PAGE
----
Overclocking Part 1
Overclocking is a big issue with TNT, because almost each TNT card can run faster than the default speed of 90/100 MHz for core and memory clock. However, overclocked chips get hotter, so that a decent cooling should be provided. Let me first show you the performance impact of overclocking TNT:
Increasing the chip clock has definitely got a higher impact on 3D performance than increasing the memory clock. Running the TNT chip at 105 MHz instead of 90 MHz gives you at least a 10% improvement in Quake2's Demo1 benchmark. A card that can be overclocked as high as my Asus V3400TNT to incredible 120/125 MHz reaches a 26% 3D performance improvement, something that's certainly noticeable.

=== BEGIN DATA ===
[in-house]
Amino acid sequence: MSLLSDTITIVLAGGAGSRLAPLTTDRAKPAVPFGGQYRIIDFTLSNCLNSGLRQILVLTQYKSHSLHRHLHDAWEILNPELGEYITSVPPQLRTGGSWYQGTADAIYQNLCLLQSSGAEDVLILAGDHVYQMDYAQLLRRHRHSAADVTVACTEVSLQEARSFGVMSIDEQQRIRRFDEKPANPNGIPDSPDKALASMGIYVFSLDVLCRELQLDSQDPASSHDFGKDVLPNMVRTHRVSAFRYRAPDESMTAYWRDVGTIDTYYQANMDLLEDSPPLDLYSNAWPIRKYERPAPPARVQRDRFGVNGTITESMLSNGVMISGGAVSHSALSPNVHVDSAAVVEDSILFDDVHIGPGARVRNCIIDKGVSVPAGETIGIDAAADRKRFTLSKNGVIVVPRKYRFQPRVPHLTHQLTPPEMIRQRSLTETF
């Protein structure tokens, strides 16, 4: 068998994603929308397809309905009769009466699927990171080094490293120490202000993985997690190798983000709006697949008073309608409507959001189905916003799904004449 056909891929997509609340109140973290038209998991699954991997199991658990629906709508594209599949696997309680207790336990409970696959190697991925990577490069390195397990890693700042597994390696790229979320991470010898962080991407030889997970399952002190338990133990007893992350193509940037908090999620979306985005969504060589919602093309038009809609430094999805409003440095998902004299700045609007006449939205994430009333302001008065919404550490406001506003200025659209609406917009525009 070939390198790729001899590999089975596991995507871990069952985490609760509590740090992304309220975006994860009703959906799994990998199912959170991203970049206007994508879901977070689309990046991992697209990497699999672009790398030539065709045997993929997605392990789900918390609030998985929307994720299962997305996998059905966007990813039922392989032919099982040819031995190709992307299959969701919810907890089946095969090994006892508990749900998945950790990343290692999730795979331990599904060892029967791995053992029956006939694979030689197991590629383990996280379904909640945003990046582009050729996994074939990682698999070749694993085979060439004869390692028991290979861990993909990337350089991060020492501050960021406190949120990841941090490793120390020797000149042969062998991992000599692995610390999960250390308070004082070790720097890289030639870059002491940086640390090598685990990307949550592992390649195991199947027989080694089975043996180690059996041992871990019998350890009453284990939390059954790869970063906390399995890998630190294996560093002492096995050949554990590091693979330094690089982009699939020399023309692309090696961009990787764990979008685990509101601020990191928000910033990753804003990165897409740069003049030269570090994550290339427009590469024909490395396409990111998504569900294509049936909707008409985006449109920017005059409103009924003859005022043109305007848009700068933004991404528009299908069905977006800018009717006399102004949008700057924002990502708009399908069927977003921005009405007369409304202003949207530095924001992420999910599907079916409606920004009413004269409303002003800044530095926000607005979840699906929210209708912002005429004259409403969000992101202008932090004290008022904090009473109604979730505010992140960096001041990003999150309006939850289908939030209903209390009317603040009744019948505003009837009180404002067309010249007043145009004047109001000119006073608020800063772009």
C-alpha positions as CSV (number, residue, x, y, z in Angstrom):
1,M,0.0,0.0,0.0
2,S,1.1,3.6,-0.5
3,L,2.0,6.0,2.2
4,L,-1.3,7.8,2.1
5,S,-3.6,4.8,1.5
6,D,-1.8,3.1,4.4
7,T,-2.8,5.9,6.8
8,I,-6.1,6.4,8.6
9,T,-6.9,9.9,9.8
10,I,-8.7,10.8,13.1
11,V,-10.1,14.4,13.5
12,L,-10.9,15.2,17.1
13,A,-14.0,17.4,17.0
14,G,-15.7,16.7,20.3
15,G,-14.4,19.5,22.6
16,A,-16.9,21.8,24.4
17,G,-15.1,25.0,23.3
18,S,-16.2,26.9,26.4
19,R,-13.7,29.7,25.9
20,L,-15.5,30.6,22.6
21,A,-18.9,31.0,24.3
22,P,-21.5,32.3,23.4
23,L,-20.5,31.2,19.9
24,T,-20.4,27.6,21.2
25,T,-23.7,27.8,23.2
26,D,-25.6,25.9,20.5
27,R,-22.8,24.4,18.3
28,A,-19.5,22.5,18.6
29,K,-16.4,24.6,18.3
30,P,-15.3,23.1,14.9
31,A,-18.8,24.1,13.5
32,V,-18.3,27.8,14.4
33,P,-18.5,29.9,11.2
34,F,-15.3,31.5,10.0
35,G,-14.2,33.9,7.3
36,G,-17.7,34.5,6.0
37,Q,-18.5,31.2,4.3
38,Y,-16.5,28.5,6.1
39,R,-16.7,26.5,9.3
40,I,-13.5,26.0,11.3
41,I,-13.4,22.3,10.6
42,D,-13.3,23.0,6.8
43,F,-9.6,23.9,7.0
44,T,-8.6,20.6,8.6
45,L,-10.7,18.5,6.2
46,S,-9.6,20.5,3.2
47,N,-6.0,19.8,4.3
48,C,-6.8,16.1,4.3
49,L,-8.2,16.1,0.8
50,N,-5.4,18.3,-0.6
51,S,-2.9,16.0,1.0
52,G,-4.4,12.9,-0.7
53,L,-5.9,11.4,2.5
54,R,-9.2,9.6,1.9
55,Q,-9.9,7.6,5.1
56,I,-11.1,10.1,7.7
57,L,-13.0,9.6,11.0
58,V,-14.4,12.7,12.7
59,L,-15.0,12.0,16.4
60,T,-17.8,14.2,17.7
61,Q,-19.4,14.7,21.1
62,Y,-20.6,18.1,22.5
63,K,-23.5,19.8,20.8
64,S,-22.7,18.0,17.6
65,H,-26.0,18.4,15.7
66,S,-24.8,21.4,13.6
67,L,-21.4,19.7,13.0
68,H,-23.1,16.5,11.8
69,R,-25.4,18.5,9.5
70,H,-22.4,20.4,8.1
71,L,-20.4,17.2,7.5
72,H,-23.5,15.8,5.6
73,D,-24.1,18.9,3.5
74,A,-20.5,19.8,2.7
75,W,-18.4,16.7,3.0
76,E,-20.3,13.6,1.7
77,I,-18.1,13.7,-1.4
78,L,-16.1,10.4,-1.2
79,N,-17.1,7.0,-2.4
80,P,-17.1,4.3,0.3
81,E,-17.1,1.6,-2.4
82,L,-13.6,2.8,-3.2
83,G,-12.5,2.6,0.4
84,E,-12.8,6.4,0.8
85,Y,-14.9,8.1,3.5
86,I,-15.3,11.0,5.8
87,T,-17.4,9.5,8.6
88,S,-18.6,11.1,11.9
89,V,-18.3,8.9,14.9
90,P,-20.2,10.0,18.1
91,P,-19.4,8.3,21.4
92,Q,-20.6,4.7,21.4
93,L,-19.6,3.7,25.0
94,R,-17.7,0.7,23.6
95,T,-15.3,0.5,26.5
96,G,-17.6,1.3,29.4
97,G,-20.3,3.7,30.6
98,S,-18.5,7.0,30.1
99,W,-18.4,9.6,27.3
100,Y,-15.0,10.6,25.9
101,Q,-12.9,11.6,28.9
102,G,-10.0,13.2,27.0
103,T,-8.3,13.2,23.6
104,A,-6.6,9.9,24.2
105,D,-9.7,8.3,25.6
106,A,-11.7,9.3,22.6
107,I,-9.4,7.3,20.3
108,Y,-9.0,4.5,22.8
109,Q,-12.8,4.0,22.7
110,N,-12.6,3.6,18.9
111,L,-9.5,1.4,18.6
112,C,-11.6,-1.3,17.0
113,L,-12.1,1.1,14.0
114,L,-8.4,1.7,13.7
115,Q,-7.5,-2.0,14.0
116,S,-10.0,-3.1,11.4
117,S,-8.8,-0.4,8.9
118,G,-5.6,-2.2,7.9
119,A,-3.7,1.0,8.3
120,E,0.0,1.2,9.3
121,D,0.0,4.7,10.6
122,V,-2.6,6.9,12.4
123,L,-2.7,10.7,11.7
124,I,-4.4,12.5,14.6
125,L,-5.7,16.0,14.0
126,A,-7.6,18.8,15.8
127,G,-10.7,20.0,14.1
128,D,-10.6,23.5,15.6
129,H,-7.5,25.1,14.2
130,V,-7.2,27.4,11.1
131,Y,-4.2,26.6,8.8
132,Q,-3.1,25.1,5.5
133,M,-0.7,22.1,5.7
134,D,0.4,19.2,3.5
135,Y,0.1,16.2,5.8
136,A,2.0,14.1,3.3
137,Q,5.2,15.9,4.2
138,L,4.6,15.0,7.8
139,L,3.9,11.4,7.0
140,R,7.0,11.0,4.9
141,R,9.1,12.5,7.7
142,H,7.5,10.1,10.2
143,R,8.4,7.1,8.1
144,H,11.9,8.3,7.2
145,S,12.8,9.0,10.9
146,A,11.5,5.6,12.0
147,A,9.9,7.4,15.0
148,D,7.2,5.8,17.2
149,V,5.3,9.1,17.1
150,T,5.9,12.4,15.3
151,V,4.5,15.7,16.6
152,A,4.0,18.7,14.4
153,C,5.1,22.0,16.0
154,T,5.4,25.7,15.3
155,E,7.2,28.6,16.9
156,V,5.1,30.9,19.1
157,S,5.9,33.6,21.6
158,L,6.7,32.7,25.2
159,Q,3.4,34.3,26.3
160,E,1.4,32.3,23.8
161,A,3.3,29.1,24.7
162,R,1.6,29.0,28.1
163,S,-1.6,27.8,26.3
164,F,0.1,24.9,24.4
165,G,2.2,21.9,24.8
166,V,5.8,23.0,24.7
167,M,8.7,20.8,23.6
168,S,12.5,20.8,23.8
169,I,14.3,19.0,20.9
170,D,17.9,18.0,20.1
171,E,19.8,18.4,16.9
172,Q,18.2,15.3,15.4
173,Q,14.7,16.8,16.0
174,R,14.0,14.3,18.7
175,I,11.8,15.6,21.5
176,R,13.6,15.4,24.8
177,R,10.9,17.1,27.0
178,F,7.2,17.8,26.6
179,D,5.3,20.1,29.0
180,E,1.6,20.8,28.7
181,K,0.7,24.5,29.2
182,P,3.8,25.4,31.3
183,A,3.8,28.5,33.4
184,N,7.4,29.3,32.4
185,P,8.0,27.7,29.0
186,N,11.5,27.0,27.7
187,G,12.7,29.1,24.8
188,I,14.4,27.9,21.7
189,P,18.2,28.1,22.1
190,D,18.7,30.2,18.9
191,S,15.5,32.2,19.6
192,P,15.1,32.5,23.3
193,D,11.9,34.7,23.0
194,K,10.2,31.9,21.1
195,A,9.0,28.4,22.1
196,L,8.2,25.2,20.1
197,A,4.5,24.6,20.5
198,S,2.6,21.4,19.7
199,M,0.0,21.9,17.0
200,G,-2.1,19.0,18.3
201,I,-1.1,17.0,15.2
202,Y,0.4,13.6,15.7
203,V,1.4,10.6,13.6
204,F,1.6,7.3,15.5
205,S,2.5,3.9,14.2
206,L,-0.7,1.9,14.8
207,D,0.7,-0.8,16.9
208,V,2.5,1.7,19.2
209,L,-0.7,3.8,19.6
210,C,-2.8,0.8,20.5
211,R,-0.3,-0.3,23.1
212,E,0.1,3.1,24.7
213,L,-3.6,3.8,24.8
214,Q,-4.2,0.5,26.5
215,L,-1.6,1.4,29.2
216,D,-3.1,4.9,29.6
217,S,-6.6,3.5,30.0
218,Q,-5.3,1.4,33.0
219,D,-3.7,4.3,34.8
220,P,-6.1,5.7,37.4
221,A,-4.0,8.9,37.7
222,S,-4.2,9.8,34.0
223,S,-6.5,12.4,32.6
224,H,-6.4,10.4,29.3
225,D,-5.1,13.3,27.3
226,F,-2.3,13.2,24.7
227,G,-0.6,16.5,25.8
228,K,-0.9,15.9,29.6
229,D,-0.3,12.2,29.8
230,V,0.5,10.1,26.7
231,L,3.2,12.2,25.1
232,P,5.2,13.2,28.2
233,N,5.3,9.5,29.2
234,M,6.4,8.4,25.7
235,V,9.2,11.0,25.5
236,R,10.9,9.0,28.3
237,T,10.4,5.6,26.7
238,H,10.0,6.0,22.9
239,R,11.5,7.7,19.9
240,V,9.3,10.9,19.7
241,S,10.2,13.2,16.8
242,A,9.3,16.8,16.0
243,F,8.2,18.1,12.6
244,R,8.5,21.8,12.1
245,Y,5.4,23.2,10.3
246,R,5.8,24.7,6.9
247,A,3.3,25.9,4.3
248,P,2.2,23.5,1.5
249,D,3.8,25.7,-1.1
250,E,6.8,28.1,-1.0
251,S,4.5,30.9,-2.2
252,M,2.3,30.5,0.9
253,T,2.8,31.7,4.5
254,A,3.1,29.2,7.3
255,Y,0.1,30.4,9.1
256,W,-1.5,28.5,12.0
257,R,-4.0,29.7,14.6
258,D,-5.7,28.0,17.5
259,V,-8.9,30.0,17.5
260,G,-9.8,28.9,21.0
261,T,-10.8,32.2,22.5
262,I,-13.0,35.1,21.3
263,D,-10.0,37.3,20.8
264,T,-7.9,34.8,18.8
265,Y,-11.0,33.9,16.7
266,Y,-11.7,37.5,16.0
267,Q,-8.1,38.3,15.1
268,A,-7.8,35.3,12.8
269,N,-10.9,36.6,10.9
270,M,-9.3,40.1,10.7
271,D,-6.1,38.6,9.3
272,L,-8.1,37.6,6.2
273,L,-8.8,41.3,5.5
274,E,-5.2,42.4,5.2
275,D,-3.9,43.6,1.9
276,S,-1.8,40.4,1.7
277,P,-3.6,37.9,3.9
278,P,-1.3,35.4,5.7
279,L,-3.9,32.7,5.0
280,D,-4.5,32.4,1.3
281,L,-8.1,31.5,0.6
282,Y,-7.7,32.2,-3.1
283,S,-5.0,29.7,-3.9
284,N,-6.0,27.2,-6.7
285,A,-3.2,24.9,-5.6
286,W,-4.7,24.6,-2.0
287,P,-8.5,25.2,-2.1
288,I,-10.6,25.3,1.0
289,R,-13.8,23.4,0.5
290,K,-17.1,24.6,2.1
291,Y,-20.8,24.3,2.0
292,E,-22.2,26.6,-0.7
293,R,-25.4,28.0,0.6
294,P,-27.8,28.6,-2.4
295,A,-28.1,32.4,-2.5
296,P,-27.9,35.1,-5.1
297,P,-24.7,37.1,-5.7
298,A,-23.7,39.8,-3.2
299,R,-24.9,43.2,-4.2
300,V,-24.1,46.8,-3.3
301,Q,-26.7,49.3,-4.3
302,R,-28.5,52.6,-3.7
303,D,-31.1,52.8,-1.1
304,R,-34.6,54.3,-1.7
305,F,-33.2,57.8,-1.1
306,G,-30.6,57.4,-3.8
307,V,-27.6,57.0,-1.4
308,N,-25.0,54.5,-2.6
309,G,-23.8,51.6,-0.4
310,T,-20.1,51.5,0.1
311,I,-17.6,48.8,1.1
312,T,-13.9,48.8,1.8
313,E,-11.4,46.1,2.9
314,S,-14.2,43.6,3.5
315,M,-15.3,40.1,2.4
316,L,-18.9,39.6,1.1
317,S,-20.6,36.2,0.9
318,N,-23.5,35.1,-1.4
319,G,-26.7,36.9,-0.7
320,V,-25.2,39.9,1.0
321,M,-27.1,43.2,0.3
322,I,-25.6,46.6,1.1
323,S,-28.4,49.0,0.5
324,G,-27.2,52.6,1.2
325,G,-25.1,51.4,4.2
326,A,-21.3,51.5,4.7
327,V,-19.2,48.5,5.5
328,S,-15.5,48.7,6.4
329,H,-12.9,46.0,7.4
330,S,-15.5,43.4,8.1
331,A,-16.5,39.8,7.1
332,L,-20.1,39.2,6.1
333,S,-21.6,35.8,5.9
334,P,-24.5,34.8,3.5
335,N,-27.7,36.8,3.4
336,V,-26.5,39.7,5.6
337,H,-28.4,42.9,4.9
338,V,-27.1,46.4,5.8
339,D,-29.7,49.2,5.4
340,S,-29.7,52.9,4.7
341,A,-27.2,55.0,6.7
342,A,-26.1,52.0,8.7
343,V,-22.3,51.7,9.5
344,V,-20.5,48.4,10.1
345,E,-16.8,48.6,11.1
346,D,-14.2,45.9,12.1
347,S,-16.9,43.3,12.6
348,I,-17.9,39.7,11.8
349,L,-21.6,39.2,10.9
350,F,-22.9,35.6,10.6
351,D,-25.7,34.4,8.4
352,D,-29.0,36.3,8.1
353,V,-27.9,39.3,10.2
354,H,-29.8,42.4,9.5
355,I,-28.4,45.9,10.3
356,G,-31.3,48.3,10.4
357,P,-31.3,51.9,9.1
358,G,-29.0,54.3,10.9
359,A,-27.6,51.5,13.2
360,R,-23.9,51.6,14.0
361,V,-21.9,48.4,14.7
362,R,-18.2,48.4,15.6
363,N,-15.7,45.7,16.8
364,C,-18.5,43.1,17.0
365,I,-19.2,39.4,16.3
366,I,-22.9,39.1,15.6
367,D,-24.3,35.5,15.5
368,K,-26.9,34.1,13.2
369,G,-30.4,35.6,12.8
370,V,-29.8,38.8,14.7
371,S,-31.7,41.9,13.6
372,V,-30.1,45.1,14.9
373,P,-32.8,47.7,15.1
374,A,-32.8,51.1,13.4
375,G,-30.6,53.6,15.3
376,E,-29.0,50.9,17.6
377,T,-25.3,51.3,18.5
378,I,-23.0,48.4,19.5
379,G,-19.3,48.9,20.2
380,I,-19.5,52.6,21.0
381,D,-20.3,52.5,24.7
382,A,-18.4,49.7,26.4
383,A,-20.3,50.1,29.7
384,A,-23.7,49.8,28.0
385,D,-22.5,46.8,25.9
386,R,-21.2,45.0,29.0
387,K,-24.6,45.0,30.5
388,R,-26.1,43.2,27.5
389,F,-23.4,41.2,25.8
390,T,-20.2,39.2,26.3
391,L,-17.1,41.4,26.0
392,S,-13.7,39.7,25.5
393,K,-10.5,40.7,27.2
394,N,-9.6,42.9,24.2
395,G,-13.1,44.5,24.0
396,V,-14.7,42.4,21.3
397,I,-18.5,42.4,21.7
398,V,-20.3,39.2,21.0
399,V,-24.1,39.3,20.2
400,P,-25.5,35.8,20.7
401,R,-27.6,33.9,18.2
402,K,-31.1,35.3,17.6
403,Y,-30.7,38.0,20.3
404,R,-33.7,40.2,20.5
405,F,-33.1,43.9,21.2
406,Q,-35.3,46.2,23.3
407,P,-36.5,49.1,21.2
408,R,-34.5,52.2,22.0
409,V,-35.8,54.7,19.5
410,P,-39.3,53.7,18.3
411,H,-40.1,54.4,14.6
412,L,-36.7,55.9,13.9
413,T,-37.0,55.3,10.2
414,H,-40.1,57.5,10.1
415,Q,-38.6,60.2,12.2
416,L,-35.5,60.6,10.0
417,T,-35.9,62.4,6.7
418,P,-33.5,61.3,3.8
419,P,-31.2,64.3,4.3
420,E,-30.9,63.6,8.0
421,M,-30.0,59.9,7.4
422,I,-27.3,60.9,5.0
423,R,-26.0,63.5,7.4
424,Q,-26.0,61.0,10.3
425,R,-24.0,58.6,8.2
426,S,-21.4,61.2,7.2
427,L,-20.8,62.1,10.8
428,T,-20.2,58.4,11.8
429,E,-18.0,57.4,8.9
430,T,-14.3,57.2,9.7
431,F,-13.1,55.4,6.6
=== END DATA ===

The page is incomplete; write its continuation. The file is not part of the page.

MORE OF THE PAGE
Please consider that overclocking a 3D chip is following the same rules as overclocking a CPU. Not every chip has the same ability to run at the same high speeds. Even in case of an excellent cooling as provided by the Asus TNT boards, you may not be able to reach the 120/125 MHz setting. However, a chip that is cooled as badly as in case of the STB Velocity 4400, will hardly ever be able to reach high clock speeds. The same is valid for the memory. Some memory chips can cope with up to 125 MHz, others can't. Memory chips are a bit more consistent though.